According to reports, HP hopes that the deal, valued at $1.05 billion, will help it enlarge its position in the market for photocopiers, which it values at $55 billion annually.
The key to this, HP says, is Samsung’s portfolio of multi-function laser printers, capable of handling A3 paper.
Along with the printers, HP will also acquire a portfolio of 6,500 printing patents and a staff of 6,000, including 1,300 researchers and engineers.
In buying Samsung’s laser printing expertise, HP could be seeking to reduce its reliance on Canon, which today supplies all HP’s laser printer mechanisms and cartridges. Canon and HP said their existing partnership will continue, however.
Samsung is not big player in the printing business as compared to HP. Its printer revenue was less than one-tenth that of HP’s in the last fiscal year.
In addition, printing activities don’t usually get a separate line in Samsung’s annual reports, where they are grouped with its visual display, digital appliances and health and medical equipment businesses as part of its consumer electronics division.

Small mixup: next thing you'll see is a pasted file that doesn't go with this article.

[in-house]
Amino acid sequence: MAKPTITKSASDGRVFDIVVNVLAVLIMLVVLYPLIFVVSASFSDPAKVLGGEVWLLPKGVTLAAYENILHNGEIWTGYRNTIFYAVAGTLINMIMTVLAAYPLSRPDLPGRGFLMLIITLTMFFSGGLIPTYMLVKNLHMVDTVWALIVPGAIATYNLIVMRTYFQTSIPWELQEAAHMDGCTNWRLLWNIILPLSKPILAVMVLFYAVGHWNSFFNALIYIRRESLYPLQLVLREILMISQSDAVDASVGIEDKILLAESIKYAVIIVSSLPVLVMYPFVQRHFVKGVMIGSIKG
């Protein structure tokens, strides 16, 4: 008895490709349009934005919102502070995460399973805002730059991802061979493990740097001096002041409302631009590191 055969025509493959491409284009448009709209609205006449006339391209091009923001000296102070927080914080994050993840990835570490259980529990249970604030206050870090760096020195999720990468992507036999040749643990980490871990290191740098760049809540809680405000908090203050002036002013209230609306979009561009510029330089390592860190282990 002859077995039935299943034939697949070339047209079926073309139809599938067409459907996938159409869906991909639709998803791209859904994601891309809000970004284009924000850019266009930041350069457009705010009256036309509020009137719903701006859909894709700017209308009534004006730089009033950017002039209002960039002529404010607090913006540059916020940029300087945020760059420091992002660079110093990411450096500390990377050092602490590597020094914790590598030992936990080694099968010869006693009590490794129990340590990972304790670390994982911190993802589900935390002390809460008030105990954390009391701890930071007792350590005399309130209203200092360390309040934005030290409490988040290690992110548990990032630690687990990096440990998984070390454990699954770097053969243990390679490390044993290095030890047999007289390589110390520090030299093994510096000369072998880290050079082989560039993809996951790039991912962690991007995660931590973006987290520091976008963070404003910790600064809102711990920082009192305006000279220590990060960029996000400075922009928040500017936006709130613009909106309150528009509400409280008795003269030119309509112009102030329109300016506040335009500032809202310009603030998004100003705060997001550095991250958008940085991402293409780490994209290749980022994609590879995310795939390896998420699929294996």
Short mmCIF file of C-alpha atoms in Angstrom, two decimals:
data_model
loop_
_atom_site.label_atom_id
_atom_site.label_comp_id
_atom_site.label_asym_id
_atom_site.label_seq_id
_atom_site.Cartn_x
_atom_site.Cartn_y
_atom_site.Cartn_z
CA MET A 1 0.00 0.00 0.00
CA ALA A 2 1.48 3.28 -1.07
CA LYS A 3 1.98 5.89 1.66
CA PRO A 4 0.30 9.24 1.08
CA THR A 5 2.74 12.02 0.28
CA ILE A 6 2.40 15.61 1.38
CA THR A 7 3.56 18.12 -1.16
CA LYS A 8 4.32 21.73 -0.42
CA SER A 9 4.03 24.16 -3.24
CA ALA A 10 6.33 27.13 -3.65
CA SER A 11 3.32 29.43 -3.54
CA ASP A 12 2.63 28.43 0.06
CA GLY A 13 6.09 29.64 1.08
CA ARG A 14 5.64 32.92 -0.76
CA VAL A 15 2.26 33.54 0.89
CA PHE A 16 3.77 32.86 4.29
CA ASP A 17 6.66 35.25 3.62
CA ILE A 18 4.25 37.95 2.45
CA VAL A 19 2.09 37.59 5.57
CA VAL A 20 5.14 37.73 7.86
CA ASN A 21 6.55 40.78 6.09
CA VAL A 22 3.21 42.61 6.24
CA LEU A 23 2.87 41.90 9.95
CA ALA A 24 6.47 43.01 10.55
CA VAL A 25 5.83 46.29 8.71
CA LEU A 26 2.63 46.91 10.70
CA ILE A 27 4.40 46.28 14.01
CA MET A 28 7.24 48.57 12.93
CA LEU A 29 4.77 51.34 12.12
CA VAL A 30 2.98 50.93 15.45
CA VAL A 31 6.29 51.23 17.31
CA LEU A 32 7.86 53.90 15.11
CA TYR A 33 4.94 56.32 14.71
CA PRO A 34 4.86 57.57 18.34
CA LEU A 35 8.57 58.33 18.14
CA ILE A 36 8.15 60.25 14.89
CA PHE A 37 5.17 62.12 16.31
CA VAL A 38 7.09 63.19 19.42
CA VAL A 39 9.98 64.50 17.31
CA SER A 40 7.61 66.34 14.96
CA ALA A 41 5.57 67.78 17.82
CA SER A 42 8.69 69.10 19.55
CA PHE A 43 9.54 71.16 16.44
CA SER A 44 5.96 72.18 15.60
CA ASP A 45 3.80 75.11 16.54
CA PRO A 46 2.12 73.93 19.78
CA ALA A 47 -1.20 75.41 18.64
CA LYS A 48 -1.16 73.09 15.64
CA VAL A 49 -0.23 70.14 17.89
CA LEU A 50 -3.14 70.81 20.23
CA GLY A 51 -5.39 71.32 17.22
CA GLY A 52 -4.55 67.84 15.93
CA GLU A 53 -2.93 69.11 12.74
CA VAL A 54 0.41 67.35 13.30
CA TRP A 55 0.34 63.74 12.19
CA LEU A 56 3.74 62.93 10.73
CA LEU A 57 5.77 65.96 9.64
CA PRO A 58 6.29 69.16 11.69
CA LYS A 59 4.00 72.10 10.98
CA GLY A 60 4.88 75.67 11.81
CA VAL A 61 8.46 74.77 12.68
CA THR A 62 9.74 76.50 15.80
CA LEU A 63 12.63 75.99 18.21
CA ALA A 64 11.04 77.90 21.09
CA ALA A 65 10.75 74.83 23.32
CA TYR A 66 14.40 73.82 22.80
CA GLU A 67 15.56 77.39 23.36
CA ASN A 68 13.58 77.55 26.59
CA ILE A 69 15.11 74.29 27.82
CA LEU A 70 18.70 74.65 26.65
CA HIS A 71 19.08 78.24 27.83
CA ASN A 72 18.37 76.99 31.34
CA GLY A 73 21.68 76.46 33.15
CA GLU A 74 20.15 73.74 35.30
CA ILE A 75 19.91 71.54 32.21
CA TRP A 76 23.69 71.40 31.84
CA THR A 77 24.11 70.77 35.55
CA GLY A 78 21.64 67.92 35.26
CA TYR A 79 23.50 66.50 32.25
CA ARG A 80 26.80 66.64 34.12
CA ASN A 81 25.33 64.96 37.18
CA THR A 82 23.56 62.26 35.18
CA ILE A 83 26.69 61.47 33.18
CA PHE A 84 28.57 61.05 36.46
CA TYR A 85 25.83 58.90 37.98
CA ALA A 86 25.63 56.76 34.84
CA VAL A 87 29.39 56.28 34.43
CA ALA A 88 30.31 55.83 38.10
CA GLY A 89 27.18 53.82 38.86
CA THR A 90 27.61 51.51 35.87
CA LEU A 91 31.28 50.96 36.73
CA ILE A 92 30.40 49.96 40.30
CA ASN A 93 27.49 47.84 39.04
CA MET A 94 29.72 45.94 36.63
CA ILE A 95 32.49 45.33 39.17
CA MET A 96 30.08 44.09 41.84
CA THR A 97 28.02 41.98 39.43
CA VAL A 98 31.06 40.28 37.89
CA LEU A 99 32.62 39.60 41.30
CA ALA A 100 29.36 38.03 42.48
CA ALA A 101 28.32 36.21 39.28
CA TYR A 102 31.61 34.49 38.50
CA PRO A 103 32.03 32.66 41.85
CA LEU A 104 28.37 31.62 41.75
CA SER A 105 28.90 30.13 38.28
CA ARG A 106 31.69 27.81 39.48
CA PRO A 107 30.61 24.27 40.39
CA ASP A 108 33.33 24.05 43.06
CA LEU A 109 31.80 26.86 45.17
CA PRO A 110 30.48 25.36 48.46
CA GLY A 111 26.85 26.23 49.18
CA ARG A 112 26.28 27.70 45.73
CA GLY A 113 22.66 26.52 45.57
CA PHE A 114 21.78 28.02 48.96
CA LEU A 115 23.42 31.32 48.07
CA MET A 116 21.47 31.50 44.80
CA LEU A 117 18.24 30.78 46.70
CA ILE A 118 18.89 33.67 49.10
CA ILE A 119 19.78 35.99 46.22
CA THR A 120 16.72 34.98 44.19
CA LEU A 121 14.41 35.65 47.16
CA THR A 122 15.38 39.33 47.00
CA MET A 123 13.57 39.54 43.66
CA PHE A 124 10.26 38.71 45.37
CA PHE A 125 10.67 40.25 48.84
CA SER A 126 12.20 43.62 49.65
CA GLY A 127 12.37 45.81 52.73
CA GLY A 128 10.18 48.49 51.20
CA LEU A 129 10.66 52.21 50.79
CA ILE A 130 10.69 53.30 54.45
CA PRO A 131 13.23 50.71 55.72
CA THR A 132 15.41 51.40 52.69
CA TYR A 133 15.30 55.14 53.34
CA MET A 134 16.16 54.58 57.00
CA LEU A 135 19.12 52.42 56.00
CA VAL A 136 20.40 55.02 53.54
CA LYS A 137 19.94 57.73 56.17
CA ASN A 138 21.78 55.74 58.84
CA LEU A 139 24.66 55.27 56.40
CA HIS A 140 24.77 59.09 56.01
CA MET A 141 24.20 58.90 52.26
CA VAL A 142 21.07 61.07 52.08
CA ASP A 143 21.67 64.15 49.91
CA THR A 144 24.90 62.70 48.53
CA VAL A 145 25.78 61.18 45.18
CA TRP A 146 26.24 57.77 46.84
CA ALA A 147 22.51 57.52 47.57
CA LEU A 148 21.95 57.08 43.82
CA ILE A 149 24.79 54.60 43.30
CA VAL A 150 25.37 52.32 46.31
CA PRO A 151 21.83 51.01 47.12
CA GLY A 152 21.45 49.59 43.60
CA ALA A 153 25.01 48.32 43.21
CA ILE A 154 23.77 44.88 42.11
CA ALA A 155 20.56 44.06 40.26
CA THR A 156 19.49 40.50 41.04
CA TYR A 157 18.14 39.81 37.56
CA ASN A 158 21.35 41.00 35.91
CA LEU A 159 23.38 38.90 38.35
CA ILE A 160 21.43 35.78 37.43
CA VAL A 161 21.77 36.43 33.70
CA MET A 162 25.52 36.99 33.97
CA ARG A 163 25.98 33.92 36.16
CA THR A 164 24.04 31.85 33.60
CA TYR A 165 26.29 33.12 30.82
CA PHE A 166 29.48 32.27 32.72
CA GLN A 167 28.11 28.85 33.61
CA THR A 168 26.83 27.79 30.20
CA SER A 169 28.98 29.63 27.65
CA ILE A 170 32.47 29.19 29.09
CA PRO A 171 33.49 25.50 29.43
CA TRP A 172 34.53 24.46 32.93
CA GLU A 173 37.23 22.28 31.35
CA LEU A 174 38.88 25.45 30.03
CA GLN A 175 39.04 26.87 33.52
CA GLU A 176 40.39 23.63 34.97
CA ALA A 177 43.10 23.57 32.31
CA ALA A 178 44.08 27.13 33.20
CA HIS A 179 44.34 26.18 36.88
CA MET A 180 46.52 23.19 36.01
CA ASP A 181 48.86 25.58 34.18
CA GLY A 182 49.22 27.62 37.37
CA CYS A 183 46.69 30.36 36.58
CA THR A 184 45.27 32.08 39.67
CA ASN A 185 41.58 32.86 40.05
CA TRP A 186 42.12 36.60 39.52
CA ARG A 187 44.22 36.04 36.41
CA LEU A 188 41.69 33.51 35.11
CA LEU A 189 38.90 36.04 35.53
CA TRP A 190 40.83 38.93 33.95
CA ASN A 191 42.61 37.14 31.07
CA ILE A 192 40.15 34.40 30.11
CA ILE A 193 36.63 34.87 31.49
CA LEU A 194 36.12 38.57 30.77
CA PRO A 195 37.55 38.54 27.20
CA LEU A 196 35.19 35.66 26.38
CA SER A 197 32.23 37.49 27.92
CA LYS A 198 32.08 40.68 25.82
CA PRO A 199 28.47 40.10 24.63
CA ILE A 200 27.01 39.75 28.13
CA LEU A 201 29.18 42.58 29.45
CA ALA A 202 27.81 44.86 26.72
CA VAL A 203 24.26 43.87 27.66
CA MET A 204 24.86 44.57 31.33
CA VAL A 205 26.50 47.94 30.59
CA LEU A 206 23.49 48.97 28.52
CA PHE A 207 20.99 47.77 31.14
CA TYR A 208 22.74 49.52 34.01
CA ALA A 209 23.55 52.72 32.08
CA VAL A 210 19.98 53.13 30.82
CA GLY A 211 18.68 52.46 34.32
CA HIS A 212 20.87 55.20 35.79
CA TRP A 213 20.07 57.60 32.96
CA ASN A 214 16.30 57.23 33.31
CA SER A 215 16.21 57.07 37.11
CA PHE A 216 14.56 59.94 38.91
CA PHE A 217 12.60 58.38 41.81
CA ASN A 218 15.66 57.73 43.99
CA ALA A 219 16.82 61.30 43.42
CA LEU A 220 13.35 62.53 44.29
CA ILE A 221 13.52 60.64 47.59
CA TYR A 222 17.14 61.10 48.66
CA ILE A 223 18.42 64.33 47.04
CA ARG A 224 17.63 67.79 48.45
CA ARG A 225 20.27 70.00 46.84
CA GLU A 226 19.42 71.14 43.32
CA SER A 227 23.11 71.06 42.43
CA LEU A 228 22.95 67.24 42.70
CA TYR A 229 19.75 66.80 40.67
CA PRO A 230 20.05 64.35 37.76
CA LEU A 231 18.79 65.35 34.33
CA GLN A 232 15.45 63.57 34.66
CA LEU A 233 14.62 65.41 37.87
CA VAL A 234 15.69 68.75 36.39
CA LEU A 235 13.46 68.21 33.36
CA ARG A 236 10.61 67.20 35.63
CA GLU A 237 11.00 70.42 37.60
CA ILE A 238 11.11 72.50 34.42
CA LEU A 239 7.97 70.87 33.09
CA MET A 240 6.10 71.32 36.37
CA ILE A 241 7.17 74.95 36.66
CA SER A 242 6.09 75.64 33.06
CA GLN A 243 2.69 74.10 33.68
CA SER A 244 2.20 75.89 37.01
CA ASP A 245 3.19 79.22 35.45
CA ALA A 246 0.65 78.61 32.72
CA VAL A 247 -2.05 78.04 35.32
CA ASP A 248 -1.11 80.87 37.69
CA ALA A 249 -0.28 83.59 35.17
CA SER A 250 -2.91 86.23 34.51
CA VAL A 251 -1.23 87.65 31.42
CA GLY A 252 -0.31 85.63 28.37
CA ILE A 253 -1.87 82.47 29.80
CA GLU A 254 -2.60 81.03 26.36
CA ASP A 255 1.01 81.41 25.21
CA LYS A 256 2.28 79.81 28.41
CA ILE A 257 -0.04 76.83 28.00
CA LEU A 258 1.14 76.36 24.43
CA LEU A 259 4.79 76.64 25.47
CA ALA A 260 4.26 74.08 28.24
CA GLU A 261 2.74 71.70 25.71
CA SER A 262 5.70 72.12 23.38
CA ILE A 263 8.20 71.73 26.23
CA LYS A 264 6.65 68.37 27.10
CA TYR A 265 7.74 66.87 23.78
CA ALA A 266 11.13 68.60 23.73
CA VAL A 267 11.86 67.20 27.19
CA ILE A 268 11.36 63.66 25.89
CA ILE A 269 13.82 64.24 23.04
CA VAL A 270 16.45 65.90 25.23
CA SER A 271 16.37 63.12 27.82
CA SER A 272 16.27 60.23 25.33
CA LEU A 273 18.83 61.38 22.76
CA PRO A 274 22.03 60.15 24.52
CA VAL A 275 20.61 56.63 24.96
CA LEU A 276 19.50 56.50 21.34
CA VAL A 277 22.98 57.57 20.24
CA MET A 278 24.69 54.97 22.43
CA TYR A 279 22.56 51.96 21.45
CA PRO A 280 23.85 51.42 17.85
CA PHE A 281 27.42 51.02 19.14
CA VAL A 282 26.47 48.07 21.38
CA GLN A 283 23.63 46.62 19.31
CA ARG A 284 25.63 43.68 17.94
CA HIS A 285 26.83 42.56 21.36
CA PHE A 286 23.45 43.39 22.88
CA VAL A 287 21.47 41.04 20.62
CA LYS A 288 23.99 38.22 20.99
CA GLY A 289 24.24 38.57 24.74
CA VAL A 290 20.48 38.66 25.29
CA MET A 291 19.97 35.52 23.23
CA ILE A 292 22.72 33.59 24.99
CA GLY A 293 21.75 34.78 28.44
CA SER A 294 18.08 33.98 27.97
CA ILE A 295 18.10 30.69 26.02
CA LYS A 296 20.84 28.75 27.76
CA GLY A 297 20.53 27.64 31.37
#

However, the company recently said its printer business brought in around $1.8 billion in 2015.
HP reported revenue of $21.2 billion for its printing segment in the year to 31st October 2015, shrinking at 8.5 percent year on year.
Now separated from Hewlett Packard Enterprise, HP’s revenue continues to decline. For the three months to 31st July 2016, it reported printing revenue of $4.4 billion, down 14 percent, out of total revenue of $11.9 billion.